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Asymmetric Effects of Monetary Policy in the U.S. and Brazil

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  • Ioannis Pragidis
  • Periklis Gogas
  • Benjamin Miranda Tabak

Abstract

We empirically test the effects of anticipated and unanticipated monetary policy shocks on the growth rate of real industrial production and explicitly test for different types of asymmetries in monetary policy implementation for two major international economies, the U.S. and Brazil. We depart from the conventional method of VAR analysis to estimate unanticipated monetary shocks and instead we use a combination of other methods. We first identify the Taylor rule that best describes the reaction of both central banks and then we test both forward looking linear and nonlinear models concluding that a Logistic Smooth Transition Autoregressive (LSTAR) forward looking model of the Taylor rule best describes the US FED Funds rate while a linear Taylor rule with the inclusion of a dummy variable best describes the reaction of the Central Bank of Brazil (BCB). We then use in-sample forecast errors in order to derive or identify the unexpected monetary shocks for both countries. In line with Cover (1992), we use these shocks to explore any asymmetries in the conduct of monetary policy on the growth rate of real industrial production. We also find asymmetries between anticipated and unanticipated monetary shocks as well as between effects of positive and negative shocks

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Bibliographic Info

Paper provided by Central Bank of Brazil, Research Department in its series Working Papers Series with number 340.

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Date of creation: Dec 2013
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Handle: RePEc:bcb:wpaper:340

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Web page: http://www.bcb.gov.br/?english

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  1. Ben S. Bernanke & Jean Boivin, 2001. "Monetary Policy in a Data-Rich Environment," NBER Working Papers 8379, National Bureau of Economic Research, Inc.
  2. Lucas, Robert Jr., 1972. "Expectations and the neutrality of money," Journal of Economic Theory, Elsevier, vol. 4(2), pages 103-124, April.
  3. Kenneth Petersen, 2007. "Does the Federal Reserve Follow a Non-Linear Taylor Rule?," Working papers 2007-37, University of Connecticut, Department of Economics.
  4. Forni, Mario & Gambetti, Luca, 2008. "The Dynamic Effects of Monetary Policy: A Structural Factor Model Approach," CEPR Discussion Papers 7098, C.E.P.R. Discussion Papers.
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  8. Ben Bernanke, 1990. "The Federal Funds Rate and the Channels of Monetary Transnission," NBER Working Papers 3487, National Bureau of Economic Research, Inc.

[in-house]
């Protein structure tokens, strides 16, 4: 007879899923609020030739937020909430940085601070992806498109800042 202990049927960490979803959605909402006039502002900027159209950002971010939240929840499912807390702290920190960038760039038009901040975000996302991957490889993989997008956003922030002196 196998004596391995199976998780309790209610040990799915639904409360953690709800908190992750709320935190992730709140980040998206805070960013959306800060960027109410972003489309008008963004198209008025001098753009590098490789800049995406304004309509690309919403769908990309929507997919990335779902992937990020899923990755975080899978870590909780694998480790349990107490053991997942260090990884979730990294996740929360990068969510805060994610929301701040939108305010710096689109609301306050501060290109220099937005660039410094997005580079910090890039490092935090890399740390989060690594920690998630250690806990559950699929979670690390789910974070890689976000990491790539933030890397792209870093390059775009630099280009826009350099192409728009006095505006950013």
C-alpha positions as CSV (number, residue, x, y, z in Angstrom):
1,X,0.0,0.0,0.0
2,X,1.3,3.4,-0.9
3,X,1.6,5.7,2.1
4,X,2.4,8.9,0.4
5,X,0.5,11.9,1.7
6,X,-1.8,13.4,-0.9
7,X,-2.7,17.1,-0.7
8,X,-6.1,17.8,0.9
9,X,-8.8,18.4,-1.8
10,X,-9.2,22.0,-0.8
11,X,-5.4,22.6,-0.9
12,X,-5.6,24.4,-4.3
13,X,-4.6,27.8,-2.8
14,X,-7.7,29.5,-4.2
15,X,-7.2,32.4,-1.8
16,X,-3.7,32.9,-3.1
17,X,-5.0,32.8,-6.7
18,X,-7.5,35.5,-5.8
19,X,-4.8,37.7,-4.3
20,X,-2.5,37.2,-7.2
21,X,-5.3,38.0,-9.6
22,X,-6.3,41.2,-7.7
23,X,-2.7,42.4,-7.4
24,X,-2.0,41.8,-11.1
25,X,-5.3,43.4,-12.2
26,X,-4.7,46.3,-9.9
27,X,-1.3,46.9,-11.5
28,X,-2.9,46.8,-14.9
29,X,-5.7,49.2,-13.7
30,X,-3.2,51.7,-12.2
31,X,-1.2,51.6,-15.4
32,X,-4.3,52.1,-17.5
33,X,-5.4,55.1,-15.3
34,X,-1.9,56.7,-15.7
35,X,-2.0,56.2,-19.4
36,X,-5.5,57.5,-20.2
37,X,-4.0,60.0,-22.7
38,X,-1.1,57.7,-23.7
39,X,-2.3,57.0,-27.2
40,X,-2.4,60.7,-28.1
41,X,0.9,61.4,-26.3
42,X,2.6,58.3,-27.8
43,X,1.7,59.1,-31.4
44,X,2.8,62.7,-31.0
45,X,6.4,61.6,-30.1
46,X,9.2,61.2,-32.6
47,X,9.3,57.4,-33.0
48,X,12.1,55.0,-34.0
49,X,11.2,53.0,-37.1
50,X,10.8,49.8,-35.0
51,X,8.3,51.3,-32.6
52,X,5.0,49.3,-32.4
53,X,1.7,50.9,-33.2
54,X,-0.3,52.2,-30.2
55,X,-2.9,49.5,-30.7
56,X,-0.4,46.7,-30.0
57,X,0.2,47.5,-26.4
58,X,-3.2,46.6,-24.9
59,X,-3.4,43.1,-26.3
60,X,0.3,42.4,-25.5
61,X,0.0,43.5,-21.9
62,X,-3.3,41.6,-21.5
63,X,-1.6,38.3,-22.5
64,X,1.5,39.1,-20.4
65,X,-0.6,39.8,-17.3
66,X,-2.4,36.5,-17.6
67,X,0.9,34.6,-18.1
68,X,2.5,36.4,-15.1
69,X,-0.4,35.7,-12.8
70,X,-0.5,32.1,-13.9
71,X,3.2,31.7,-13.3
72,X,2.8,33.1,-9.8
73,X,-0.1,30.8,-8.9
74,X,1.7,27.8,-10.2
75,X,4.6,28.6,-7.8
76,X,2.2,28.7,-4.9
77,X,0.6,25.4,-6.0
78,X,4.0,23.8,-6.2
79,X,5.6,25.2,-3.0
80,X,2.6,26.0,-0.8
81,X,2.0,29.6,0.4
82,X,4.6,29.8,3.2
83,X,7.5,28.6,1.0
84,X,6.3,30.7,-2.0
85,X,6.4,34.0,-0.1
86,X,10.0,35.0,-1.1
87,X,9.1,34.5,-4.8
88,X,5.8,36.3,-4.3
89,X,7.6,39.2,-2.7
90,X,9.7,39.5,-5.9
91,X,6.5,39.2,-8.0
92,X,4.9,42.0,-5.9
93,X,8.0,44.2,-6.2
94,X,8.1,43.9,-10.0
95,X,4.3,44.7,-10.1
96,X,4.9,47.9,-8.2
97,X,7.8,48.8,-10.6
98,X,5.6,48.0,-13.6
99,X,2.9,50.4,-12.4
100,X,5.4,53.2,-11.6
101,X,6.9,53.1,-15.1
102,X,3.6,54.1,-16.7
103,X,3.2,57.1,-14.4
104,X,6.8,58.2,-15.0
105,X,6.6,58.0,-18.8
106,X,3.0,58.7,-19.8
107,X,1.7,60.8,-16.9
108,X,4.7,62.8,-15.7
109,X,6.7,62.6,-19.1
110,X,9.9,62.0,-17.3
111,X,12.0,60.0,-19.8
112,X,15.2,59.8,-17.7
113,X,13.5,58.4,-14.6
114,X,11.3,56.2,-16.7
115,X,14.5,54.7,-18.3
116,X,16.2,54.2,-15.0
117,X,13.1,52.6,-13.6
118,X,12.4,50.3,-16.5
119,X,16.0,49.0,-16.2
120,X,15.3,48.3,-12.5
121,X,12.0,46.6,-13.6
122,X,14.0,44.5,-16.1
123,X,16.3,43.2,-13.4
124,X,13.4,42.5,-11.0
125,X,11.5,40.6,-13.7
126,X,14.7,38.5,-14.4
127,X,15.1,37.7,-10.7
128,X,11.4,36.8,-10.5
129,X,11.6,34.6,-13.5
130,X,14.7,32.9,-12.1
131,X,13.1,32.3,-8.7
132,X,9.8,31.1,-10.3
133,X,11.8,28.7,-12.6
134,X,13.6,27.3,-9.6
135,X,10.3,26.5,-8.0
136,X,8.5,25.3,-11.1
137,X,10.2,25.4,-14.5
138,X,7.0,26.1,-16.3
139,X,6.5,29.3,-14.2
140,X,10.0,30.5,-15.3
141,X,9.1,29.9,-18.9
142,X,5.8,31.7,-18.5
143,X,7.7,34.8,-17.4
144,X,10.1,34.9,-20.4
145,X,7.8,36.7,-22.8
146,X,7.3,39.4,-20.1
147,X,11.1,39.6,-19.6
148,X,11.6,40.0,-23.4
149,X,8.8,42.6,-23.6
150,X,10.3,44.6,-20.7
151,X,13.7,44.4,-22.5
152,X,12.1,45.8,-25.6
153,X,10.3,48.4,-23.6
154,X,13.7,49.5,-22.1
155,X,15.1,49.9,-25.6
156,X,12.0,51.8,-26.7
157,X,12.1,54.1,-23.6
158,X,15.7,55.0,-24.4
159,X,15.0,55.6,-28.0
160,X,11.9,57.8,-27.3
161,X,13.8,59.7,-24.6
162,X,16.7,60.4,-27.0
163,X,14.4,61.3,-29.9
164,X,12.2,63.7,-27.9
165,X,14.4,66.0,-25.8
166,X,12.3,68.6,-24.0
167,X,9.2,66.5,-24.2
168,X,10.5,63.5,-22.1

9. Ball, Laurence & Mankiw, N Gregory, 1994. "Asymmetric Price Adjustment and Economic Fluctuations," Economic Journal, Royal Economic Society, vol. 104(423), pages 247-61, March.
  10. Barro, Robert J, 1977. "Unanticipated Money Growth and Unemployment in the United States," American Economic Review, American Economic Association, vol. 67(2), pages 101-15, March.
  11. Richard Clarida & Jordi Galí & Mark Gertler, 2000. "Monetary Policy Rules And Macroeconomic Stability: Evidence And Some Theory," The Quarterly Journal of Economics, MIT Press, vol. 115(1), pages 147-180, February.
  12. J. Bradford DeLong & Lawrence H. Summers, 1988. "How Does Macroeconomic Policy Affect Output?," Brookings Papers on Economic Activity, Economic Studies Program, The Brookings Institution, vol. 19(2), pages 433-494.
  13. Andr de Melo Modenesi & Norberto Montani Martins & Rui Lyrio Modenesi, 2013. "A modified Taylor rule for the Brazilian economy: convention and conservatism in eleven years of inflation targeting (2000-2010)," Journal of Post Keynesian Economics, M.E. Sharpe, Inc., vol. 35(3), pages 463-482, April.
  14. Cover, James Peery, 1992. "Asymmetric Effects of Positive and Negative Money-Supply Shocks," The Quarterly Journal of Economics, MIT Press, vol. 107(4), pages 1261-82, November.
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  20. repec:fth:harver:1418 is not listed on IDEAS
  21. Karras, Georgios & Stokes, Houston H., 1999. "Why are the effects of money-supply shocks asymmetric? Evidence from prices, consumption, and investment," Journal of Macroeconomics, Elsevier, vol. 21(4), pages 713-727.
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  23. Vítor, Castro, 2011. "Can central banks' monetary policy be described by a linear (augmented) Taylor rule or by a nonlinear rule?," Journal of Financial Stability, Elsevier, vol. 7(4), pages 228-246, December.
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